I enjoy giving you a “sneak peek” into my Positive Feedback reviews before the full review gets published by ye ol’ editors Dave and David.
I am in the process of writing up the final listening impressions of the Soundsmith MMP3 Mk II phono preamplifier review now, and I hope to have the full article done by next weekend and up and published at Positive Feedback.
Below is my “sneak peek” into the Soundsmith MMP3 Mk II phono review for you, and I hope you enjoy it!
Peter Ledermann is the Artisan Smithy of Sound, Part 3: The Soundsmith MMP3 Mk II Phono Preamplifier!
If you read Parts 1 and 2 of my Soundsmith review series in Positive Feedback Issue 98, where I wrote about the new Carmen Mk II (HERE) and new Zephyr Mk III (HERE) phonograph cartridges, you know that I found Peter Ledermann’s designs to be among the most musically satisfying phonograph cartridges I have ever listened to.
The new Soundsmith Carmen Mk II phonograph cartridge demonstrated desirable qualities in abundance by being relatively affordable ($1000 USD), having a naturally warm, dimensional, and musical balance, and with the added bonus of having a relatively high output so you don’t have to use an expensive step-up transformer with it to play music.
In fact, the Carmen Mk II was every bit as good both musically and sonically as my reference Ortofon SPU Classic GM MkII stereo phono cartridge combined with my Intact Audio custom step-up transformer at about one-fifth their combined cost.
The Carmen Mk II has become my go-to recommendation for those who want to enrich their musical life with a new high-performance phonograph cartridge that possesses both superb musical and sonic prowess without breaking the bank.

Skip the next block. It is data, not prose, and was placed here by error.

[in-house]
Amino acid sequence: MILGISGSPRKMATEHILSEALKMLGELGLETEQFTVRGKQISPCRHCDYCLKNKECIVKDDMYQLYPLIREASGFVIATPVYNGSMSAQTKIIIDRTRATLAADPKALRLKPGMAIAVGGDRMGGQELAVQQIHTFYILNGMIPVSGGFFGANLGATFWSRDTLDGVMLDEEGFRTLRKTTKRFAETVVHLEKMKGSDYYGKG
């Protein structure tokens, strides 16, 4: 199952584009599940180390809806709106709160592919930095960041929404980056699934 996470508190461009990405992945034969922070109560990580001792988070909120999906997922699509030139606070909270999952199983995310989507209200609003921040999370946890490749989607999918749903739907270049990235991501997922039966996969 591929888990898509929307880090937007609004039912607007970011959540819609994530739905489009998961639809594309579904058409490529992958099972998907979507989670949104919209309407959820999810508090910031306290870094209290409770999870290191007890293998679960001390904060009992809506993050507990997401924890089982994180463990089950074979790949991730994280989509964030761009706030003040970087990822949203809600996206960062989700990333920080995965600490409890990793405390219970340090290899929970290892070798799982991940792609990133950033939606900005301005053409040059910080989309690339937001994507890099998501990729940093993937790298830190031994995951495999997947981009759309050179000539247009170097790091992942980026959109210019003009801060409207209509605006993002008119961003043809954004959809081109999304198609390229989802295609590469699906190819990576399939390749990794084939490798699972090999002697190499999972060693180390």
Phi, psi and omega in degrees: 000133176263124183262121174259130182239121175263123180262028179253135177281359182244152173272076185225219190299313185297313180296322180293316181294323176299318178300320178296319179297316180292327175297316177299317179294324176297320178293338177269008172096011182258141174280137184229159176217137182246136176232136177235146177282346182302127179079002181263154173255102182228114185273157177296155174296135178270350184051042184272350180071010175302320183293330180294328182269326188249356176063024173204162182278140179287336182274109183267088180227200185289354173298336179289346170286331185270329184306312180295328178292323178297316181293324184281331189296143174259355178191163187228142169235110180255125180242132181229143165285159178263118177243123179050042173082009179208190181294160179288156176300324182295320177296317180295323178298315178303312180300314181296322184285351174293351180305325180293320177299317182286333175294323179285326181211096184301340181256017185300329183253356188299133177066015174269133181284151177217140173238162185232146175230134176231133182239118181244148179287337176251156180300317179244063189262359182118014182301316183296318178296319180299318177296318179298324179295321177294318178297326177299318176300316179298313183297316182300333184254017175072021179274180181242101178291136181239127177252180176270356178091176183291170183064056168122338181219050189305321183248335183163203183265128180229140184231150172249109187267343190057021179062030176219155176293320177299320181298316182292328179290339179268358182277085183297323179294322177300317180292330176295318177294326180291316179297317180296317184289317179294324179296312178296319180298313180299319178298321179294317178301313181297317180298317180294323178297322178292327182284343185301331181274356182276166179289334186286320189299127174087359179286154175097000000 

I was caught by surprise when the new Soundsmith Zephyr Mk III ($1500 USD) significantly humbled my favored Ortofon & Intact Audio SUT combo both musically & sonically, and at only about one-third their combined price, to deliver the most alluring live-like musical presentation I’ve ever heard from my Westminster Royal SE loudspeakers.
The new Zephyr Mk III is a truly remarkable cartridge, and let me encourage you to give a Zephyr Mk III a listen even if you’re thinking about spending $5000 to $10000 on a new phonograph cartridge. The new Zephyr Mk II is that good, and just think about how many new records you can get for your music library with the money you have left over.
The focus of this article is Peter Ledermann’s Soundsmith MMP3 Mk II phono preamplifier. If you have been following the posts at my blog, you know I have been impressed with the MMP3 Mk II’s musical and sonic performance, that even when compared to the very musical vacuum tube phono preamplifiers that I use as references, the Soundsmith MMP3 Mk II phono preamplifier easily held its own.
Considering the Soundsmith MMP3 Mk II phono preamplifier’s excellent performance, its innovative and high-quality solid-state design, it’s a bargain at the budget friendly price of $800 USD.
Before I delve into the details of this excellent and affordable phono stage let me tell about the artisan smithy of sound who designed it, Peter Ledermann.
Peter Ledermann is the Soundsmith
I’d like to start by telling you about the fascinating smithy of sound, Peter Ledermann.
Peter opened Soundsmith as a repair center in 1969, at Audio Experts in White Plains, NY, and Peter has now been smithing sound for 47 years!